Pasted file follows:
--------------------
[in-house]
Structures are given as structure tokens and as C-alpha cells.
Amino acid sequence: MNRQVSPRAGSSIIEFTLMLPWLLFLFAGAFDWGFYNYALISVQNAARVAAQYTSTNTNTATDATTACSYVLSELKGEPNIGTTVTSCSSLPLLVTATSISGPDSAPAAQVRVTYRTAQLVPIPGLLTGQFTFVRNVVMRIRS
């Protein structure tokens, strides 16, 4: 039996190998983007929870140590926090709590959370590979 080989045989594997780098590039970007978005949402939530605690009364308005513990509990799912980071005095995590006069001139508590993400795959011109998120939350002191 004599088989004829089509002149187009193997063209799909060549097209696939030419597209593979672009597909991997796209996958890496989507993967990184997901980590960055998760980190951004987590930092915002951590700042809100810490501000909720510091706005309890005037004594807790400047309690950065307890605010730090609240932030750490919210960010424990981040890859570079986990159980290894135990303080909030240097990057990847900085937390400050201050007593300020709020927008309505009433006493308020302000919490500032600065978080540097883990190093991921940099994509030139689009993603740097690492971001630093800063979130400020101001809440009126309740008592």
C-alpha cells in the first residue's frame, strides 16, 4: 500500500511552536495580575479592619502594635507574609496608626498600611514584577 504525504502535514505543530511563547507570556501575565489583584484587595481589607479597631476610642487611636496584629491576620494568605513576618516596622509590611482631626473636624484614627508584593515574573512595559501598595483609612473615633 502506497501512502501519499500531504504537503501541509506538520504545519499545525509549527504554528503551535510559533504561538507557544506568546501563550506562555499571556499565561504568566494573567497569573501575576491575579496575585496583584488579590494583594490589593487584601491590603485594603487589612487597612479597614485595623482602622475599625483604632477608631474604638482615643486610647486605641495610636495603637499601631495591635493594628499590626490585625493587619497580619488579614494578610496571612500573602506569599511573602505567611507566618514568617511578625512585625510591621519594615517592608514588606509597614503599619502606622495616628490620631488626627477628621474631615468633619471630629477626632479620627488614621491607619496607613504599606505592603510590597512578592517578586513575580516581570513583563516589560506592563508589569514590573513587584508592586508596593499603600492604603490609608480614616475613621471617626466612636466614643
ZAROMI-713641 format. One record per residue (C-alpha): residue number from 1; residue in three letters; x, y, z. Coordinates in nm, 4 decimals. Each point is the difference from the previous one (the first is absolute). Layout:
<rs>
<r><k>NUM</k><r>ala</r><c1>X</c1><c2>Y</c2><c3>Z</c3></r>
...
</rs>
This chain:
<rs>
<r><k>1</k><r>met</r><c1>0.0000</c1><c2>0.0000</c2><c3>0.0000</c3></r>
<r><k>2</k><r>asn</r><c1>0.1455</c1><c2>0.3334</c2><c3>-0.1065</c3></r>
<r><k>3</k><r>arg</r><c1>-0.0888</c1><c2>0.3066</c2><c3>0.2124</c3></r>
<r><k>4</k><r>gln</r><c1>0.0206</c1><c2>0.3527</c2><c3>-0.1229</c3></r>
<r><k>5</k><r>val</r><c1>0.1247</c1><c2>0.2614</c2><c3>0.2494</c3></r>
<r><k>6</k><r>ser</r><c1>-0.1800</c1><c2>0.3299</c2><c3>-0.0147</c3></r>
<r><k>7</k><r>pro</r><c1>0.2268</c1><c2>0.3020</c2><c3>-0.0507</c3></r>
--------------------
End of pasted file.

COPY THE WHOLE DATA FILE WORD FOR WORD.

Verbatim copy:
[in-house]
Structures are given as structure tokens and as C-alpha cells.
Amino acid sequence: MNRQVSPRAGSSIIEFTLMLPWLLFLFAGAFDWGFYNYALISVQNAARVAAQYTSTNTNTATDATTACSYVLSELKGEPNIGTTVTSCSSLPLLVTATSISGPDSAPAAQVRVTYRTAQLVPIPGLLTGQFTFVRNVVMRIRS
């Protein structure tokens, strides 16, 4: 039996190998983007929870140590926090709590959370590979 080989045989594997780098590039970007978005949402939530605690009364308005513990509990799912980071005095995590006069001139508590993400795959011109998120939350002191 004599088989004829089509002149187009193997063209799909060549097209696939030419597209593979672009597909991997796209996958890496989507993967990184997901980590960055998760980190951004987590930092915002951590700042809100810490501000909720510091706005309890005037004594807790400047309690950065307890605010730090609240932030750490919210960010424990981040890859570079986990159980290894135990303080909030240097990057990847900085937390400050201050007593300020709020927008309505009433006493308020302000919490500032600065978080540097883990190093991921940099994509030139689009993603740097690492971001630093800063979130400020101001809440009126309740008592």
C-alpha cells in the first residue's frame, strides 16, 4: 500500500511552536495580575479592619502594635507574609496608626498600611514584577 504525504502535514505543530511563547507570556501575565489583584484587595481589607479597631476610642487611636496584629491576620494568605513576618516596622509590611482631626473636624484614627508584593515574573512595559501598595483609612473615633 502506497501512502501519499500531504504537503501541509506538520504545519499545525509549527504554528503551535510559533504561538507557544506568546501563550506562555499571556499565561504568566494573567497569573501575576491575579496575585496583584488579590494583594490589593487584601491590603485594603487589612487597612479597614485595623482602622475599625483604632477608631474604638482615643486610647486605641495610636495603637499601631495591635493594628499590626490585625493587619497580619488579614494578610496571612500573602506569599511573602505567611507566618514568617511578625512585625510591621519594615517592608514588606509597614503599619502606622495616628490620631488626627477628621474631615468633619471630629477626632479620627488614621491607619496607613504599606505592603510590597512578592517578586513575580516581570513583563516589560506592563508589569514590573513587584508592586508596593499603600492604603490609608480614616475613621471617626466612636466614643
ZAROMI-713641 format. One record per residue (C-alpha): residue number from 1; residue in three letters; x, y, z. Coordinates in nm, 4 decimals. Each point is the difference from the previous one (the first is absolute). Layout:
<rs>
<r><k>NUM</k><r>ala</r><c1>X</c1><c2>Y</c2><c3>Z</c3></r>
...
</rs>
This chain:
<rs>
<r><k>1</k><r>met</r><c1>0.0000</c1><c2>0.0000</c2><c3>0.0000</c3></r>
<r><k>2</k><r>asn</r><c1>0.1455</c1><c2>0.3334</c2><c3>-0.1065</c3></r>
<r><k>3</k><r>arg</r><c1>-0.0888</c1><c2>0.3066</c2><c3>0.2124</c3></r>
<r><k>4</k><r>gln</r><c1>0.0206</c1><c2>0.3527</c2><c3>-0.1229</c3></r>
<r><k>5</k><r>val</r><c1>0.1247</c1><c2>0.2614</c2><c3>0.2494</c3></r>
<r><k>6</k><r>ser</r><c1>-0.1800</c1><c2>0.3299</c2><c3>-0.0147</c3></r>
<r><k>7</k><r>pro</r><c1>0.2268</c1><c2>0.3020</c2><c3>-0.0507</c3></r>